08 March 2013

There are things that infuriate me when coding - things that aren’t quite right. I could be wrong, I’m willing to learn, but this is stuff that annoys me.

What kind of things annoy me?

When programming - this stuff generally annoys me:

  • API’s and language features that don’t make sense.
  • Things that are inconsistent.
  • Stuff with missing help/documentation or misleading documentation.
  • Things that are platform incompatible without some very good reason.
  • Code that is over complicated (modular for heavens sake, then I can look at different parts of its workings).

Who am I to complain?

I am computer programmer professionally, and have been for over a decade. I’ve been working professionally with Python solidly for about 5 years, and with other languages and tools since 2000. I studied Applied Computing and AI at uni, and I’ve been coding since I was 8 with the Commodore 64 and a speccie. I preferred the 64 - superior graphics, but I hated its BASIC variant. As a kid I’d always wanted the Beeb (BBC Micro) BASIC variant, with the 64’s sprite system. I loved the Amiga’s.

I liked embedding assembly in BASIC and into C, until in about 1998 I released how unmaintainable that makes stuff, and that probably it belongs to driver code and gaming inner loops. Although C will normally do. After that - I generally disliked the practice.

I’ve professionally written console games, database apps, web sites/web apps, Set top box apps. I’ve unprofessionally programmed phones, microcontrollers (more AVR/Arduino than PIC) on robots, games, web apps and scratched itches with code.

I use (in unequal measure) Linux, Windows, Mac and I’ve spent time on Solaris, IRIX and VMS (not again thanks).

I do most of my coding in C and Python these days, although I am often playing with other languages for fun or to challenge myself a bit.

I can be quite opinionated.

Python Site Dirs - Pep 370 - Mar 2013

This PEP, which has been implemented and is in major versions of python, has one major flaw that really winds me up. For no apparent reason, it has OS inconsistencies.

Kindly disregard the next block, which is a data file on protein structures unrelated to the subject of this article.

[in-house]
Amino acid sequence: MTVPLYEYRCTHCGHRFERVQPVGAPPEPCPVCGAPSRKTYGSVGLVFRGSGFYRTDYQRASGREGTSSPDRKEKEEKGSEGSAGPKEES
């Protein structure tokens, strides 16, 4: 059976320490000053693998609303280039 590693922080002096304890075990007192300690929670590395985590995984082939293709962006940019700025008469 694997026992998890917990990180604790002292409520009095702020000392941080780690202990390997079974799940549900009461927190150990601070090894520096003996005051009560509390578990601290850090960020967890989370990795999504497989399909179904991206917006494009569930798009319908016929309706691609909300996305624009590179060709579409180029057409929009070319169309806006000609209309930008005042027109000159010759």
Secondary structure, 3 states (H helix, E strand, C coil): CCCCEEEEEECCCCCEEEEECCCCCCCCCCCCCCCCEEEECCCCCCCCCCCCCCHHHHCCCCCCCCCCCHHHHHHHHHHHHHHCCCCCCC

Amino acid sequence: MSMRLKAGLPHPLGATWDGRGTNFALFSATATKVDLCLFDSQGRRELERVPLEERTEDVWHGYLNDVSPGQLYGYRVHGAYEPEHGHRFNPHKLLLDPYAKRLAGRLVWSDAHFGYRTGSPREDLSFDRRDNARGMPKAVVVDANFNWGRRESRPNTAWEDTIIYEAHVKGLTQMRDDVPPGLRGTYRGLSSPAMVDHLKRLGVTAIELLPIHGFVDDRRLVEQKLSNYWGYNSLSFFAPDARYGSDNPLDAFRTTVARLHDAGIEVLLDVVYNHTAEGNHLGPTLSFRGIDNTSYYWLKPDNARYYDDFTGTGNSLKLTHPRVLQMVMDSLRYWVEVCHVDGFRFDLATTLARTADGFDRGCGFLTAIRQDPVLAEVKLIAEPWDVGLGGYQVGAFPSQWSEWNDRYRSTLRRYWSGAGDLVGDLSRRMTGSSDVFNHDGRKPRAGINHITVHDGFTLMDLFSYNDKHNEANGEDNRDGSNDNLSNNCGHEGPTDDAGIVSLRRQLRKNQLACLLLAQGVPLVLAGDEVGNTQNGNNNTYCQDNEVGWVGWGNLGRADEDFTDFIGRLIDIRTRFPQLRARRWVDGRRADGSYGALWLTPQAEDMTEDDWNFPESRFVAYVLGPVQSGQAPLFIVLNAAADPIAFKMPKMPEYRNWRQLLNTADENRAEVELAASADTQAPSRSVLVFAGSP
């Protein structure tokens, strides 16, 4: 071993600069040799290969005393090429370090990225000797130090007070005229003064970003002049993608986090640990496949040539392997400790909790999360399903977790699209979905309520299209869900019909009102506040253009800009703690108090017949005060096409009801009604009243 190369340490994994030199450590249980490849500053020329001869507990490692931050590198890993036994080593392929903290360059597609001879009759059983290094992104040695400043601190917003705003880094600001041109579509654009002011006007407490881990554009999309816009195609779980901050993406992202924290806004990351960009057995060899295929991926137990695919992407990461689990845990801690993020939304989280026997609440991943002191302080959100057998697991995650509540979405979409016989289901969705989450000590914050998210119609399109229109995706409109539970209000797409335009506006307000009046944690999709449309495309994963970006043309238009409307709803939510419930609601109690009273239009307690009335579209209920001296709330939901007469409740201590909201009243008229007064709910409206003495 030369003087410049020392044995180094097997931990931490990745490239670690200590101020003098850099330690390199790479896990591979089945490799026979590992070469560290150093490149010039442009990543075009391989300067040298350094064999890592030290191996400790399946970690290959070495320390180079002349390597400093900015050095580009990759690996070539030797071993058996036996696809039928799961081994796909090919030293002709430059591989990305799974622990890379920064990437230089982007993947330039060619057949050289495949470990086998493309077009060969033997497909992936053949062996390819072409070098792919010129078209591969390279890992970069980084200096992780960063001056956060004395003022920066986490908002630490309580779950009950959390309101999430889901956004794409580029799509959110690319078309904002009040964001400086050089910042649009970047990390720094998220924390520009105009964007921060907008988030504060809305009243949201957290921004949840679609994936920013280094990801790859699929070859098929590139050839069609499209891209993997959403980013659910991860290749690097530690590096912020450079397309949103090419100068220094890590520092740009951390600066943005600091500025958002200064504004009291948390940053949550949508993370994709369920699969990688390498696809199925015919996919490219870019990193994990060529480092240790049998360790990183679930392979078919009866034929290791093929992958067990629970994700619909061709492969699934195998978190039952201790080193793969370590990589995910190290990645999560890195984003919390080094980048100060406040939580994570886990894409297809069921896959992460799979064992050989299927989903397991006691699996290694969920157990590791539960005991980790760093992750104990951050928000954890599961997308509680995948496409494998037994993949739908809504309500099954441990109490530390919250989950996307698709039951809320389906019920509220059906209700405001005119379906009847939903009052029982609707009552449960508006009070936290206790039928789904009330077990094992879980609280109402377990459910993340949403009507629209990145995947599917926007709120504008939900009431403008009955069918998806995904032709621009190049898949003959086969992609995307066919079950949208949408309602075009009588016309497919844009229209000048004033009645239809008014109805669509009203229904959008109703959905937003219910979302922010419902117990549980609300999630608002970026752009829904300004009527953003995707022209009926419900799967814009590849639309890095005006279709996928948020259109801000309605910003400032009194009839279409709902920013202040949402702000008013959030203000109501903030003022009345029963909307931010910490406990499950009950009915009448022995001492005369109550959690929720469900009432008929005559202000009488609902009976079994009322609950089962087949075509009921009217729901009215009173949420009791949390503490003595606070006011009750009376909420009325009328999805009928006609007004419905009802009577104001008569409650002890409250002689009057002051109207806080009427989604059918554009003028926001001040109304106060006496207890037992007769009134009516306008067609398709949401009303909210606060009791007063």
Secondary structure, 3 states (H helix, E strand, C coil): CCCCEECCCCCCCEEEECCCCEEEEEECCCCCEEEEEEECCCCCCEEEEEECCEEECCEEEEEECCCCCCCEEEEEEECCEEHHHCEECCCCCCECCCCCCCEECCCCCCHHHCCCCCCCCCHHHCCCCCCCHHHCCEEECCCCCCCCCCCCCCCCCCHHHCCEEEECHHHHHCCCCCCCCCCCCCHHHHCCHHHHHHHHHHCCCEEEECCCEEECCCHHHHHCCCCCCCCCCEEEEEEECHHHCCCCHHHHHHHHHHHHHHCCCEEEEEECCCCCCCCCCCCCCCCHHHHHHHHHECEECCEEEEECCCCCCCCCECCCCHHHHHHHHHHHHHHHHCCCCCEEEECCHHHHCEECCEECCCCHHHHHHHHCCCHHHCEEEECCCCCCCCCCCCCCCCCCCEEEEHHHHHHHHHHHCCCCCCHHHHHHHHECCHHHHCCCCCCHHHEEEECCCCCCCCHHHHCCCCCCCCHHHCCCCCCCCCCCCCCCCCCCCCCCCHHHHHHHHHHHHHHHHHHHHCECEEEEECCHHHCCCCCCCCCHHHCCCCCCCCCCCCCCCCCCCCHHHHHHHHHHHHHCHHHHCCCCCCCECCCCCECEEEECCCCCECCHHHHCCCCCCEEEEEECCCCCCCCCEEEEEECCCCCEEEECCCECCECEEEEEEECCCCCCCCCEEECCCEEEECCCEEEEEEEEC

The core of the PEP is a directory structure to support site packages, per user, and can also probably be subverted to do so per project or per hudson-build (we have our reasons, and virtual-env would be way overkill).

However, we also work on Windows and Linux. Python has a great feature in that the vast majority of its code works on both. Plenty of the setup steps can be similar, apart from the gaping difference between BASH and DOS (subject for another rant - but DOS is the worst command line ever, even VMS makes it look bad).

So here is the part that bothers me in detail:

user data directory

Usually the parent directory of the user site directory. It’s meant for Python version specific data like config files, docs, images and translations.

Unix (including Mac)~/.local/lib/python2.6 Windows %APPDATA%/Python/Python26

Note first that the ~/.local/lib and %APPDATA%/Python is different. I could perhaps live with this - obviously ~/. and %APPDATA%/ represent the normal conventions on both OS's (treating Mac as just Unix variant for now).

This is all fine for now. But it is the inner bit that I don’t like at all. The specific python version (we know we have a few on our servers) directory has no reason that I can see to be different. Windows/DOS do not play well with arbitrary dots (well ntfs makes this less legacy but still), and Un*x doesn’t really care. So be consistent. Why did it have to have a dot, and different capitalization?

Why is this a problem?

Like all inconsistencies, it increases the number of special cases needed to deploy a program anywhere. In the interest of keeping code clean, simple and maintainable - special cases should be reduced. Worse still - this is special case code that anyone facing a similar task will write, and write again somewhere else. There is already plenty of annoying special case code here - so perhaps this seemed inexpensive there. So a pointless inconsistency, now set in stone, and perpetuated into python 3.

The Zen of python has the following line in it:

“Special cases aren’t special enough to break the rules.”

However, this could go two ways - is it that we shouldn’t have a special case for each OS? Or is that python should go out of its way to “do as the Romans do”, and behave the way other software does on the platforms even if that reduces the portability of python code?

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